3.  Arrange your textured materials on the board; cut to desired shape and size if applicable. If using yarn, cut a strand, tie a knot in the middle, and glue all the knots together on one spot of the board for a fun fur patch.

4.  Hot glue materials into place. Make sure they’re securely glued onto the board. 

5.  Fit the board back into the frame and enjoy!



Start the New Year with Gratitude!

It’s a New Year! Each year we begin fresh and ready to create the lives of our dreams. The process to fulfillment starts first with gratitude. Practicing gratitude regularly in your life will bring happiness, satisfaction, and appreciation for the life you currently live, and improve your outlook on the future.



Help you and your family be grateful this year by starting a gratitude jar or journal. To start a gratitude jar, get any jar you have laying around the house, or get one from, and place it somewhere centrally in your house like the mantle or dining room table. You can decorate the jar with whatever you’d like – this tutorial shows a fun way to create a colorful, glittery jar with your kids. Everyday, write down something you are grateful for and put it in the jar. Watch your wealth of gratitude grow as the year goes on. You can regularly pick notes out of the jar and remind yourself of things you are grateful for.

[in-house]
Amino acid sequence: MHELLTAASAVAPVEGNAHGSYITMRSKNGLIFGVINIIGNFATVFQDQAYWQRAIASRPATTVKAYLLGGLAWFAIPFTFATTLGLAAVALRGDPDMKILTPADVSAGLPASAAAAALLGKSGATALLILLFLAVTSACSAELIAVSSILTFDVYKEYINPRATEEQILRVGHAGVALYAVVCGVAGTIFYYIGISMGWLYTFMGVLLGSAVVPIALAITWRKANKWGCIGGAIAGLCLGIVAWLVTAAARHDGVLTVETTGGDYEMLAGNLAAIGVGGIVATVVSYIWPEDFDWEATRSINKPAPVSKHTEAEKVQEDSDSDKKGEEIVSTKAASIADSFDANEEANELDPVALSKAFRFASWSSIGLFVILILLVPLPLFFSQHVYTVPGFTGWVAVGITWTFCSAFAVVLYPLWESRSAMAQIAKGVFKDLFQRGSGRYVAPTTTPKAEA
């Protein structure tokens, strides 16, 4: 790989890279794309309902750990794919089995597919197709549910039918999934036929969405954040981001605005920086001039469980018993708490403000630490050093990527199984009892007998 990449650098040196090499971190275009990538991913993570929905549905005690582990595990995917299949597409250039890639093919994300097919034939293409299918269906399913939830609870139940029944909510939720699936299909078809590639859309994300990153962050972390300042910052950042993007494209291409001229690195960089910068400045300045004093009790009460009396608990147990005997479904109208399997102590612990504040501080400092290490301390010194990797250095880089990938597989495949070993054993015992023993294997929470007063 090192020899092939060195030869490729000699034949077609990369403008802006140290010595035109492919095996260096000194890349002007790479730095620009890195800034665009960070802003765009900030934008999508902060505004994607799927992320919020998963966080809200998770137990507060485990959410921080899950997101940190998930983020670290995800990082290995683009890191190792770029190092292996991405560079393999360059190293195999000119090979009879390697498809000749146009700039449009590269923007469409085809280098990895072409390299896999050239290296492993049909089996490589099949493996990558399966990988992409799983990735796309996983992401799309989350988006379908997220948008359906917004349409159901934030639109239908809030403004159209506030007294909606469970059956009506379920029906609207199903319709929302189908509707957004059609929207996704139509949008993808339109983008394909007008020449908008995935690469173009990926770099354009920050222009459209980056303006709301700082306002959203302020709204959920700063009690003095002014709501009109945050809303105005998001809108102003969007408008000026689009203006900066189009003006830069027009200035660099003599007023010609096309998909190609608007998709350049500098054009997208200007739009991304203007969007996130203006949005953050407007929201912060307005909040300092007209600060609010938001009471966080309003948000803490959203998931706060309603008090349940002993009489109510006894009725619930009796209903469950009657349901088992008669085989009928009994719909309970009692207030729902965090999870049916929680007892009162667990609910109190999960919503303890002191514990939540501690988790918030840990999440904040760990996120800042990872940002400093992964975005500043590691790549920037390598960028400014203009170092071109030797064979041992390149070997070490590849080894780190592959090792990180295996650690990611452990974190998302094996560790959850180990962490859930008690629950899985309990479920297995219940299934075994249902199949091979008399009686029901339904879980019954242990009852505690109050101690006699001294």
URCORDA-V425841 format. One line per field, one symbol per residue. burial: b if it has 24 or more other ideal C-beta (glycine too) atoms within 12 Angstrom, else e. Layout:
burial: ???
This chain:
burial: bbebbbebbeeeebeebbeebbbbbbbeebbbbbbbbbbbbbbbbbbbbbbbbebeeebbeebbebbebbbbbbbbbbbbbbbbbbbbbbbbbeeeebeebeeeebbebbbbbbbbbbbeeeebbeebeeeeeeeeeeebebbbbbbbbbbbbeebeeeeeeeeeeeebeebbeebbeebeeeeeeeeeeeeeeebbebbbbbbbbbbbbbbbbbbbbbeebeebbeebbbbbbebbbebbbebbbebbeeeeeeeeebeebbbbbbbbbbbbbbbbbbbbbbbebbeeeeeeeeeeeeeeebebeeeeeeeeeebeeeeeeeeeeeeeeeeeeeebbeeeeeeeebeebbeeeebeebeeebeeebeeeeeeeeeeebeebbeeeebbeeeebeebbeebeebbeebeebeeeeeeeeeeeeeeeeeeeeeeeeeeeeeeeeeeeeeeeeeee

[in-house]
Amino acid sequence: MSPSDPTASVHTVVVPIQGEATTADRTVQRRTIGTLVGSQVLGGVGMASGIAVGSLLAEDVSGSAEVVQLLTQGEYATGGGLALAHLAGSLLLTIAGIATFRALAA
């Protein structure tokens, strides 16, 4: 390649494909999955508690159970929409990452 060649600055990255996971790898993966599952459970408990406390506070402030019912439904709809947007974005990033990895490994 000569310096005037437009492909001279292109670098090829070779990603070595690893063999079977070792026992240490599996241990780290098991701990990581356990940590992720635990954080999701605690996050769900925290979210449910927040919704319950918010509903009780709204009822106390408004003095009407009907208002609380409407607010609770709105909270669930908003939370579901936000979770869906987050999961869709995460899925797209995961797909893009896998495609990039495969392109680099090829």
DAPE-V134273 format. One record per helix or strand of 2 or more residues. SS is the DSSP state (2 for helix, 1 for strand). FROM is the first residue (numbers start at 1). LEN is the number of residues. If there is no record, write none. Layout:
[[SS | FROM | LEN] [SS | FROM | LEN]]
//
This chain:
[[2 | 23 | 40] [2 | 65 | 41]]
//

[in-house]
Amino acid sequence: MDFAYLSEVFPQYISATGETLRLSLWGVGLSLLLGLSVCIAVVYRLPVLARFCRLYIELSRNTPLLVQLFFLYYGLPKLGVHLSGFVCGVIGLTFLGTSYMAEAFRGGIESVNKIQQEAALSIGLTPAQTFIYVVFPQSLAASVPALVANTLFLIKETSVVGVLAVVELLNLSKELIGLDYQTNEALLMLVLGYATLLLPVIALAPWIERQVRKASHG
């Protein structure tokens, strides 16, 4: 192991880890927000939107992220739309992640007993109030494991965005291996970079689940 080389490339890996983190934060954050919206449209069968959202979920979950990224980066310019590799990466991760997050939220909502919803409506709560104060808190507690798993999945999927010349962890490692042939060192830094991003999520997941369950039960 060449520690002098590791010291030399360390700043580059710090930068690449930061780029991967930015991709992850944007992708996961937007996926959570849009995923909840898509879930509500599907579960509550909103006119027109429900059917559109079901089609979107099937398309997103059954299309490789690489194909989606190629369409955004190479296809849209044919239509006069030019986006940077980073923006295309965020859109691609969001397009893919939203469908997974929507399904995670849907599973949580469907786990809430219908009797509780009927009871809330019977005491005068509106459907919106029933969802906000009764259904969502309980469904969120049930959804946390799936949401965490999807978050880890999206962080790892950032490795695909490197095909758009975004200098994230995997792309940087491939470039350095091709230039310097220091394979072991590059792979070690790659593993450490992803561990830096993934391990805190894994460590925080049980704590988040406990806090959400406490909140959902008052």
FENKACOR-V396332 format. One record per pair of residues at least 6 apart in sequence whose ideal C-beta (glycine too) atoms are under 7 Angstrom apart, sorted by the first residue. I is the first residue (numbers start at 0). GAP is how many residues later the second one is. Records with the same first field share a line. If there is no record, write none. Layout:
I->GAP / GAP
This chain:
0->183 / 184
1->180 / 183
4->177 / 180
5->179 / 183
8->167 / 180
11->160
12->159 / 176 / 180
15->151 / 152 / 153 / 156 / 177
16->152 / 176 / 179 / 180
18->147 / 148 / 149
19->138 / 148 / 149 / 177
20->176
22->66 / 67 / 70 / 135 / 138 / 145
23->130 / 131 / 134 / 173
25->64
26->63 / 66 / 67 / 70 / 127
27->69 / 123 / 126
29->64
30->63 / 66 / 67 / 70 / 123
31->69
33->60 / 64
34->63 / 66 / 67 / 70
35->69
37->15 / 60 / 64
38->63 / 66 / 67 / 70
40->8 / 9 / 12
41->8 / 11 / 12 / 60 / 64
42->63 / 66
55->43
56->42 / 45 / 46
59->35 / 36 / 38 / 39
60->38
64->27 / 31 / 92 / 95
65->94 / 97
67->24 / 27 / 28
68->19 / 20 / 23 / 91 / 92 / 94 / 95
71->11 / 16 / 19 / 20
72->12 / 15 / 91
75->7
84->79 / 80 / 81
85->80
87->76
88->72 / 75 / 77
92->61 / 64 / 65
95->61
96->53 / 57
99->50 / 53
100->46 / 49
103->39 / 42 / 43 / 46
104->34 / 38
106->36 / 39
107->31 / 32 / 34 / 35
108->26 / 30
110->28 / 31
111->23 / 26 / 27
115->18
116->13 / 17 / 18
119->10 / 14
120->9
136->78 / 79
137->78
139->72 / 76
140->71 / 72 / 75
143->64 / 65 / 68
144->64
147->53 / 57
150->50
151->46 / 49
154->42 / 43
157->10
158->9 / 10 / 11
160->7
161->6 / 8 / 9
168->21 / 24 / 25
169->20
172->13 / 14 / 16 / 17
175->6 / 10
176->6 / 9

Similarly, use a journal to write down what you are grateful for each day. Grab a journal from our online store and use it to express gratitude in your life. Use these prompts to get you started. Don’t be afraid to make your own!


Helpful tips:

-Be consistent. Make gratitude a part of your daily routine.

-Be specific. Among the big things, what little things are you grateful for?


Happy New Year!


December Reuse and Rethink Winner: Bella L!